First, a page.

Of Mulberry, Silk, Trade Routes, Gardens

Purples, magenta, brownstone. A mostly-vanished garden that included living treasures (maybe as cuttings?) brought back from a shipping trade route to and from Canton, China. One bumblebee in the rain, the humming sound heard among all the wisteria in bloom. (An arrow points to the bee in the photo below, right.)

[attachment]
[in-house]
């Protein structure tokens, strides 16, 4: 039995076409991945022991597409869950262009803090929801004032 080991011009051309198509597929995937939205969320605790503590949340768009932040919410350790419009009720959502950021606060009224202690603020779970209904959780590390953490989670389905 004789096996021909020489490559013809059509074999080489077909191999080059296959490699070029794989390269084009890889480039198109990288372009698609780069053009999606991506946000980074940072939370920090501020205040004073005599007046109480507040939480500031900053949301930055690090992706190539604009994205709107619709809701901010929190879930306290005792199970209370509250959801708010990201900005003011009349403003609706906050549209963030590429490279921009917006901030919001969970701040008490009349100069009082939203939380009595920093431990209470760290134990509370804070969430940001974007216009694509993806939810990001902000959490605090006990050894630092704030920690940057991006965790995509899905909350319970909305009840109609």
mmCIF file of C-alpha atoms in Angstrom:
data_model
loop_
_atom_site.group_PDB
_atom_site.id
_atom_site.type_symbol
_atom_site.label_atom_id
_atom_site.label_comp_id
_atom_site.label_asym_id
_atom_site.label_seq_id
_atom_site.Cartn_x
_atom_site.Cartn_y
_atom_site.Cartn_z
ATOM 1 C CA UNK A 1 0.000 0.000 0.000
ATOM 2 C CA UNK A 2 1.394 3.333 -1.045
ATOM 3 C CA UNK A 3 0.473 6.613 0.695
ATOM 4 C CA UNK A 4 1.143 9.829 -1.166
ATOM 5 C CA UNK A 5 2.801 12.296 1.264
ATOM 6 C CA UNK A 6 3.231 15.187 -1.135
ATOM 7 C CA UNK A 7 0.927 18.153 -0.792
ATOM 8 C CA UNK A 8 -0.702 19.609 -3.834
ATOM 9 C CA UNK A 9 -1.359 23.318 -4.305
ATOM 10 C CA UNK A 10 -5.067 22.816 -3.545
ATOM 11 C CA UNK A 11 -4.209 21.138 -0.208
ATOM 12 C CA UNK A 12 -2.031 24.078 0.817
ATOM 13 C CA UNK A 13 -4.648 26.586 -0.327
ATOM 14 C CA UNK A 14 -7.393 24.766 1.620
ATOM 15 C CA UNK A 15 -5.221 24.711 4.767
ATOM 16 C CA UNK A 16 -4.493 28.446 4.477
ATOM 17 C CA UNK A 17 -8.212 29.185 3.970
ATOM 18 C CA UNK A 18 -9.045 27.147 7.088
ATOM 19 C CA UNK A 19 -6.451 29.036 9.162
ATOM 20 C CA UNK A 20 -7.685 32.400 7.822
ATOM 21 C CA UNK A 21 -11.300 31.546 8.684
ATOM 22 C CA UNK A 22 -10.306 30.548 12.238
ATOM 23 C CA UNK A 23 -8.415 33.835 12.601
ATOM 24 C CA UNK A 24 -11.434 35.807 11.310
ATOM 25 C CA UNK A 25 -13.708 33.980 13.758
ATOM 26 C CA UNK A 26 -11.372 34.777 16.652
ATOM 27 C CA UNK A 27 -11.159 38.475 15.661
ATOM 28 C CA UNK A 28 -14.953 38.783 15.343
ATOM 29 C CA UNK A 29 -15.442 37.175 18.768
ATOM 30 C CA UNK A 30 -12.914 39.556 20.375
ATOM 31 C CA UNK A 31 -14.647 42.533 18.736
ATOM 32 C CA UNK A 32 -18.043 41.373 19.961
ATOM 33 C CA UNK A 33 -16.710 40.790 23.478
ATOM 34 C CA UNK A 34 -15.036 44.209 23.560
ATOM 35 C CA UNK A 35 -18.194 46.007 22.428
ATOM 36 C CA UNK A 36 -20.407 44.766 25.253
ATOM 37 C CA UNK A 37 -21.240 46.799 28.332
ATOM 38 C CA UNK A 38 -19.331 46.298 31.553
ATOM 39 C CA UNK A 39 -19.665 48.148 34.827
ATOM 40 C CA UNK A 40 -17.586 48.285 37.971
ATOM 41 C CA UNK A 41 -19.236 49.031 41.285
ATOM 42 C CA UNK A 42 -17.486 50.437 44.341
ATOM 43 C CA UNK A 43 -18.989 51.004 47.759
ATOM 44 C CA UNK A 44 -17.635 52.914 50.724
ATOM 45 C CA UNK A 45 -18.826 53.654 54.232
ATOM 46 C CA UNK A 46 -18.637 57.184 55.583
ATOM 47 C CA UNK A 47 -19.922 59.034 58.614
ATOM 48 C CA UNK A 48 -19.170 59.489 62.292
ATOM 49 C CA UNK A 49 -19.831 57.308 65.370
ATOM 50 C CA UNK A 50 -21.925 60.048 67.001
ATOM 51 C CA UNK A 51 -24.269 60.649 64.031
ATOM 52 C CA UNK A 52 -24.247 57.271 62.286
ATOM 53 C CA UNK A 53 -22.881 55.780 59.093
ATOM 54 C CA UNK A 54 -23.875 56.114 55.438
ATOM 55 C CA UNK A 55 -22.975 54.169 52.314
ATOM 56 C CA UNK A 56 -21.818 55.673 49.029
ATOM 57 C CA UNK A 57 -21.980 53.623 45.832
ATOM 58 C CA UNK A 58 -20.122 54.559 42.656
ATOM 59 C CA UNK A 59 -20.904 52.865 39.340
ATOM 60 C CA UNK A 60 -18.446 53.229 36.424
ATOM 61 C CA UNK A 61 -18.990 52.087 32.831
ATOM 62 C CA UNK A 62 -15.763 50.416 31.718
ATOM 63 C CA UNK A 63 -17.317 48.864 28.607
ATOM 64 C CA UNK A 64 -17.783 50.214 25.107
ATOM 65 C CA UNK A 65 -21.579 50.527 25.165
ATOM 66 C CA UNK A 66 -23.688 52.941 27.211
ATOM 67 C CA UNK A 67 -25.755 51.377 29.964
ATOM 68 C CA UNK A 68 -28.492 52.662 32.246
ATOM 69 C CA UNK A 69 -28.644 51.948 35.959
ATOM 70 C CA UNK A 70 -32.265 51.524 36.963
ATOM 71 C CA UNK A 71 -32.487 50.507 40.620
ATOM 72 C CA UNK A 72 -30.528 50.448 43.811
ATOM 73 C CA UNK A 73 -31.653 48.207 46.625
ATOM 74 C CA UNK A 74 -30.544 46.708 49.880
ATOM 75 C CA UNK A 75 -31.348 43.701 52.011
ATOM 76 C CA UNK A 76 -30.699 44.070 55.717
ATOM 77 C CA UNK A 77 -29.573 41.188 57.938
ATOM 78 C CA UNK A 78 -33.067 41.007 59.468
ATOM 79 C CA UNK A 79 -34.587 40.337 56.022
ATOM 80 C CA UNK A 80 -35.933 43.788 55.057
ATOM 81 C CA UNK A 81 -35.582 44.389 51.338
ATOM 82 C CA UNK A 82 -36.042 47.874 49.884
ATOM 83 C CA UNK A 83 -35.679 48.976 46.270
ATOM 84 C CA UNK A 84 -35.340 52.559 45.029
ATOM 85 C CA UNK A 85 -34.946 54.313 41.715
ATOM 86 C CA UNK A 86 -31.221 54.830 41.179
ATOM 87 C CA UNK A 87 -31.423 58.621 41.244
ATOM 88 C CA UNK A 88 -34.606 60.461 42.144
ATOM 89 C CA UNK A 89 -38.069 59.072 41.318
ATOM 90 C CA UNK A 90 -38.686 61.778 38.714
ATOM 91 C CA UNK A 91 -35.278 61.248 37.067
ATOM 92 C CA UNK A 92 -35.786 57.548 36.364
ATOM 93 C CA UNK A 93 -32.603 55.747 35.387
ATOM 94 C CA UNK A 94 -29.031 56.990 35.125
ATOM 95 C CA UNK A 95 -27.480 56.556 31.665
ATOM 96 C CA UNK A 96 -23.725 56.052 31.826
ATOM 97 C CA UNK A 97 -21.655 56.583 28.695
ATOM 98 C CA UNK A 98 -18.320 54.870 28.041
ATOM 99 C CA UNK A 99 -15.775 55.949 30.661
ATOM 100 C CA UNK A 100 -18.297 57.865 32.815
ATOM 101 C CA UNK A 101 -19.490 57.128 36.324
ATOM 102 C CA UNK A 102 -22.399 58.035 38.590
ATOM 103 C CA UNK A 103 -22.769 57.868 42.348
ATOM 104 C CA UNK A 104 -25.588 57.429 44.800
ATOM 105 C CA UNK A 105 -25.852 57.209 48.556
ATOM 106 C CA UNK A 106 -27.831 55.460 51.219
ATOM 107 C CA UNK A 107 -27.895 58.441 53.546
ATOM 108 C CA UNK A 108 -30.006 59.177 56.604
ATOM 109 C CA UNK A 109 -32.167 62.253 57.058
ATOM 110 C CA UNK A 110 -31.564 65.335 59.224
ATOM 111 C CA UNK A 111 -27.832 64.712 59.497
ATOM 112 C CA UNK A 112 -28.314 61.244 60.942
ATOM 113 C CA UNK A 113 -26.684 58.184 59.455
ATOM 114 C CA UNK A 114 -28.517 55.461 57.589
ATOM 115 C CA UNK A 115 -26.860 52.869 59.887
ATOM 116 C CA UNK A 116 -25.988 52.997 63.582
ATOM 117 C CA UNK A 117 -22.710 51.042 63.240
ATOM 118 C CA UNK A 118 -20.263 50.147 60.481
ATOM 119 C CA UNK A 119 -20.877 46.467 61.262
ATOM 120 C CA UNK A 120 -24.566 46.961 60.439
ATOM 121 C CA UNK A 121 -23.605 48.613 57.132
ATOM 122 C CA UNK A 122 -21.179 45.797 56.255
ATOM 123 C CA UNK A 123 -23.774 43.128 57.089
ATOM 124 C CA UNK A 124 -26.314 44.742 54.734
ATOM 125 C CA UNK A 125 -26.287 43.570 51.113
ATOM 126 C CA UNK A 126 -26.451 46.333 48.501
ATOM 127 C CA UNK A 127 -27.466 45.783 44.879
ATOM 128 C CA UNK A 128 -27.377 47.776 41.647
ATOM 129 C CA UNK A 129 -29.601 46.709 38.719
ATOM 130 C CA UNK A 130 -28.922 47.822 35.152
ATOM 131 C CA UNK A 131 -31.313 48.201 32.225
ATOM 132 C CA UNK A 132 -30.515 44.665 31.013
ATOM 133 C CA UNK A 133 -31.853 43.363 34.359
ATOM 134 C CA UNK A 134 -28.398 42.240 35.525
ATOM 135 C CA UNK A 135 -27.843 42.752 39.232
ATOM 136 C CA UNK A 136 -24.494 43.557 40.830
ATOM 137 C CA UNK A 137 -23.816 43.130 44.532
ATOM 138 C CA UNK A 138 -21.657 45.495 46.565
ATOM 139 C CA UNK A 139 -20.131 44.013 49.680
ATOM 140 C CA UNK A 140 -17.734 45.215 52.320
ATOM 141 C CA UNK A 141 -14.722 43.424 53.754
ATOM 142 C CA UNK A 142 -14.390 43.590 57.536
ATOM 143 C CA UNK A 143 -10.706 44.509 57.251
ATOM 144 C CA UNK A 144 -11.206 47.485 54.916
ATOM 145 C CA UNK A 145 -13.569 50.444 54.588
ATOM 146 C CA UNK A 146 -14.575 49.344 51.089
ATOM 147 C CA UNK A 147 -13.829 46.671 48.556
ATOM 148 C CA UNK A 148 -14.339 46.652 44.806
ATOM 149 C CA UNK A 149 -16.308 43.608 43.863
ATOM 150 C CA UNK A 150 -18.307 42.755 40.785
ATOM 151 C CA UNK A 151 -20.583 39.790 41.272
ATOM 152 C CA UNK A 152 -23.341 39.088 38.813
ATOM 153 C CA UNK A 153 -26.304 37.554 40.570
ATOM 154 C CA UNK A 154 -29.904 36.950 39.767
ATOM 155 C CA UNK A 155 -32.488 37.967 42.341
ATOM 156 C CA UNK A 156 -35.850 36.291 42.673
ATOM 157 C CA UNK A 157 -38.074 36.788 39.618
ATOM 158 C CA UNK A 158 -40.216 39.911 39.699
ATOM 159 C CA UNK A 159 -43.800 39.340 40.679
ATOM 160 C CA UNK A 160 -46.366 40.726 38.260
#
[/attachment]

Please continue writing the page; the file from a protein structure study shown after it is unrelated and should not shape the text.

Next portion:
“The Russell estate occupied all of the block bounded by High, Court, Pearl and Washington Streets. Extensive grounds behind Russell House sloping down to Pearl Street were planted with formal gardens which included boxwood imported from England and plants brought from China by Samuel Russell. A double stair of intricate ironwork was added to the rear of the house at the time the portico was enclosed. It leads from the first floor down to the garden lawn.” – Wikipedia. And oh yes, silks – can you imagine how exotic and rare this textile must have been when it arrived and was unpacked from a voyage around the planet? Thoughts of that and what the Russell garden must have looked like provided fuel for knitting a cabled gray tweed sweater. The colorful tweed stripe at the neck inspired by both that petunia’s color and thoughts of how the silk was produced by silkworms munching mulberry leaves.